Feng Han – “When Nothing surfaces in signs, when Nothingness emerges at the very heart of the sign system, that is the fundamental event of art. The poetic operation is to make Nothingness rises from the power of signs – not banality or indifference towards reality but radical illusion.” —- The Conspiracy of Art, 1996, Jean Baudrillard
Singapore–(June 10, 2021) – On May 29th, 2021, CryptoArt.Ai hosted the first global scale NFT crypto art exhibition in Shanghai. It caused a stunning effect on its opening day as NFT broke into the mainstream amidst the controversy and discussion earlier in the year. Due to the COVID-19 pandemic, there hasn’t been a holistic and art history-based digital art exhibition globally.
The exhibition has also made several ‘first’ and records in history with 27 artists/groups and their almost 100 pieces of works. The quality of the exhibition and experience maintained clear logic and level. The auction record holder of digital art Beeple also presented his artwork The First 5000 Days on a massive 16 metre screen. Other renowned artists including Pak, mbsjq, Ouchhh and multiple emerging Chinese artists have brought their excellent and rewarded works.
Curators Du Xiyun and Qin Jianxin studied from the history of digital art, dated back the origin or digital art to 1948, when Norber Wiener published his Cybernetics: Or Control and Communication in the Animal and the Machine, in which Wiener discussed that the cybernetic is “the scientific study of control and communication in the animal and the machine”. In another word, it is a cross-disciplinary study on how human, animal, and machine communicate and control with each other.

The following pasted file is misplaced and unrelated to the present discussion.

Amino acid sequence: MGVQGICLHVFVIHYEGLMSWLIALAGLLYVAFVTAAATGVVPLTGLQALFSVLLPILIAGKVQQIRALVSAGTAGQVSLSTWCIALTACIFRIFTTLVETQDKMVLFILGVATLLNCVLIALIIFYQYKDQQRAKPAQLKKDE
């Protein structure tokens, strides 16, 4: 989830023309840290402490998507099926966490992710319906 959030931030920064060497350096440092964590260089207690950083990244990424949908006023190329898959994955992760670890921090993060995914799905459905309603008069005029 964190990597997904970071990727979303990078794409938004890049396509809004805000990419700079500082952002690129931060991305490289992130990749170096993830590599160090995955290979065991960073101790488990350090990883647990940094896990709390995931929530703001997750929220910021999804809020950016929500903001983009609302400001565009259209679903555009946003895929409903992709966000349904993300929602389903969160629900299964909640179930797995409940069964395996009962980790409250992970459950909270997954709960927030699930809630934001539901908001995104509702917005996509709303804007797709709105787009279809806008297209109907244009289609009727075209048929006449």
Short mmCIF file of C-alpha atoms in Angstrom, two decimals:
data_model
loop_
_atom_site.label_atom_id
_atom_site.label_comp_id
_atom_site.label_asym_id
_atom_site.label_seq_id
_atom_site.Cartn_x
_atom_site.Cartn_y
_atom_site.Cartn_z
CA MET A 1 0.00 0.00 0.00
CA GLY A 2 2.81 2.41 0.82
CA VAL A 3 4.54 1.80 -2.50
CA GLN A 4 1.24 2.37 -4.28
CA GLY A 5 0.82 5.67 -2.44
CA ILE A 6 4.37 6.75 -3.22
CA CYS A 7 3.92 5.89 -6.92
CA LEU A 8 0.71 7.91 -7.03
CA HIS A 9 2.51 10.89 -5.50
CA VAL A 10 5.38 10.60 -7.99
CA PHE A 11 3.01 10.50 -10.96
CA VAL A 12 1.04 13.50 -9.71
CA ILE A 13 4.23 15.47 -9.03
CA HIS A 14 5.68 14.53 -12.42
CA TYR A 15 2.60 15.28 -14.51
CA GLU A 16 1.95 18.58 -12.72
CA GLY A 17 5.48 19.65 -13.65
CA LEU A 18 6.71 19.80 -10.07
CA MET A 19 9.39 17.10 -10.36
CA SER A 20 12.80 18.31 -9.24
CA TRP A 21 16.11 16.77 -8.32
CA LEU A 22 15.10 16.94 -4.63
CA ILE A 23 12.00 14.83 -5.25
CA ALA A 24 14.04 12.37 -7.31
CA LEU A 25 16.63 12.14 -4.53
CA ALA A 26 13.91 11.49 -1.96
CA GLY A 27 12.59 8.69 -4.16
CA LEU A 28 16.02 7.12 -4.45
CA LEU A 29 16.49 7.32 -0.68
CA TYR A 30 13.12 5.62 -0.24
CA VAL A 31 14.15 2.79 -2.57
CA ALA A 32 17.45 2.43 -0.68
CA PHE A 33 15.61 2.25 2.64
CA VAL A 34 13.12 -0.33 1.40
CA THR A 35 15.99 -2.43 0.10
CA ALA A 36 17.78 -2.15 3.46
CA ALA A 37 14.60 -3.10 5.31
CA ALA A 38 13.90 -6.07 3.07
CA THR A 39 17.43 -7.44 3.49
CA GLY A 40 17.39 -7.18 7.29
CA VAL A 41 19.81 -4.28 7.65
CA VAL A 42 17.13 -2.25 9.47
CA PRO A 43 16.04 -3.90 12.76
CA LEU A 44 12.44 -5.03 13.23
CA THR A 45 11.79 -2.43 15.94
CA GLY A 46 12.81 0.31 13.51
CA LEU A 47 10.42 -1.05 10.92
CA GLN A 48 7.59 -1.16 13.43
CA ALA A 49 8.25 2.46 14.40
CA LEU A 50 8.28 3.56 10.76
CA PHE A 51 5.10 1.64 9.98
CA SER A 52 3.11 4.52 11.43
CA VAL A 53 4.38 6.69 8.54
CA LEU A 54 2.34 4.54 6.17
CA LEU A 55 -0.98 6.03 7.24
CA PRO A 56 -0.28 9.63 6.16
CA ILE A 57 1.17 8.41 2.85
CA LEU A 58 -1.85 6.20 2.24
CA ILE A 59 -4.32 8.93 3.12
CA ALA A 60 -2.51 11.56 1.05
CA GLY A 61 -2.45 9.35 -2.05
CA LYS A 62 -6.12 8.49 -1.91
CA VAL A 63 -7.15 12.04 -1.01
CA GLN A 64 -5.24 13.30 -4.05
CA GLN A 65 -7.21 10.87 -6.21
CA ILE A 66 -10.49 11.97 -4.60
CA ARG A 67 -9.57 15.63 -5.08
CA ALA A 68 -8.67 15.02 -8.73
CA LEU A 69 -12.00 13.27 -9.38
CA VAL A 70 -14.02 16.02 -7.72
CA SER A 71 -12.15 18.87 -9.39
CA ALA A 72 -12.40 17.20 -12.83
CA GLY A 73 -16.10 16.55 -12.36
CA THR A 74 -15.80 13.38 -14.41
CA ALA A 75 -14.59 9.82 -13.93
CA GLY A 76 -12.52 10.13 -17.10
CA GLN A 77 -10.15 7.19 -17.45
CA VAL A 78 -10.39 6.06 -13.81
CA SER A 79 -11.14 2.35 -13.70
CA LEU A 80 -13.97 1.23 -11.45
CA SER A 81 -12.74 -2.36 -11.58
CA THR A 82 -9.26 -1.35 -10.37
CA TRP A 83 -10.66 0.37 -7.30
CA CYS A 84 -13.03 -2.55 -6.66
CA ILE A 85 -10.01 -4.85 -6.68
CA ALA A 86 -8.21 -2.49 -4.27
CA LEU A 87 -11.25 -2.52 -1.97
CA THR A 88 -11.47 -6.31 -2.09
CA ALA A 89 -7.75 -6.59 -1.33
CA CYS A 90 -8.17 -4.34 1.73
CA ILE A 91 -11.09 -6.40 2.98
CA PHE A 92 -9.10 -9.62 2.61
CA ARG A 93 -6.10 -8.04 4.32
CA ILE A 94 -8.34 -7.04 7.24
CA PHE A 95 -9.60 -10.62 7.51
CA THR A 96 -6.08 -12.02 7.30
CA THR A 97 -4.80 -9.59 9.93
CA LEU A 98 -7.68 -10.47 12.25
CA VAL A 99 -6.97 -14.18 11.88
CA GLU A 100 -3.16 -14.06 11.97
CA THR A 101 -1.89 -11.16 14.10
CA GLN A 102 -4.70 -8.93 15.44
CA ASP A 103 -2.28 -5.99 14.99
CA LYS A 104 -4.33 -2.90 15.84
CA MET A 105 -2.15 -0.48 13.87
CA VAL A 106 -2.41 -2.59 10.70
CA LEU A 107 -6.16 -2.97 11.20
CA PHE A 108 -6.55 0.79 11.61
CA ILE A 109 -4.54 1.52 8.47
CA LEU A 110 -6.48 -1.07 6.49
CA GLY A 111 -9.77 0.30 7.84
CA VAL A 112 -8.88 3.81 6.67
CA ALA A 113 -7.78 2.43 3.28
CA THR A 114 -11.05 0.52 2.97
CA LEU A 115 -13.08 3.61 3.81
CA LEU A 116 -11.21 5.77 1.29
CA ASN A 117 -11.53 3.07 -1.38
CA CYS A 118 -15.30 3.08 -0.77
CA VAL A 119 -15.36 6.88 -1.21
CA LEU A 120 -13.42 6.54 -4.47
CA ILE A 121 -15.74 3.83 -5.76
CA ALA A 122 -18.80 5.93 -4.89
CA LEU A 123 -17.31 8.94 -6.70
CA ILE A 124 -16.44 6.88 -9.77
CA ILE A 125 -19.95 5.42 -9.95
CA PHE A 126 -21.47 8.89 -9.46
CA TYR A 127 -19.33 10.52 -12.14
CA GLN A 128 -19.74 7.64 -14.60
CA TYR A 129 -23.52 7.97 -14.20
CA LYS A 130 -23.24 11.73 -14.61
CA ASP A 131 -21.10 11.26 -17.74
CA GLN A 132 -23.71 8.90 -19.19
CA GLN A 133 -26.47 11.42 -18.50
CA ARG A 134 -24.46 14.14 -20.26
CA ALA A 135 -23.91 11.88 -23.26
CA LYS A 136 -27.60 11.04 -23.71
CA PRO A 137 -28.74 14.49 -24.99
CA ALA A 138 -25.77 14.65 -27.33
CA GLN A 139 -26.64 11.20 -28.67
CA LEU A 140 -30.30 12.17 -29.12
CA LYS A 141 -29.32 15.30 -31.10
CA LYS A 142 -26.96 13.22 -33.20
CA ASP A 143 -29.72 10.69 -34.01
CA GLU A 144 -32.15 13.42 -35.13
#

When it extended its significance to the art world, it reflected as how human make influence on apparatus, or vice versa, including the interaction between human and machine and the artworks that generated/created by it. With this theory and application of contemporary technology (computer tech), people could trace back the earliest experiment on digital art, such as Laposky’s oscillogram to CGI, and then as the internet emerged, people witnessed the internet art/post-internet art, and cryptoart based on blockchain technologies.
The exhibition has achieved what it was intended to both on the width and depth. Besides the ‘flashy’ visual experience are in-depth brief history of digital art to introduce the context for the audience. To a certain extent, The Realistic Shocking was a milestone in digital art history.
More than seven decades of history has been condensed in one show. When people are experiencing something shocking and happening, the existence and position as ‘insiders’ usually blinded people, so that people can’t realise the shocking effect. Especially for the ‘gatekeeper’ in the artworld, maintaining the old order and monopoly system is the ‘best choice’.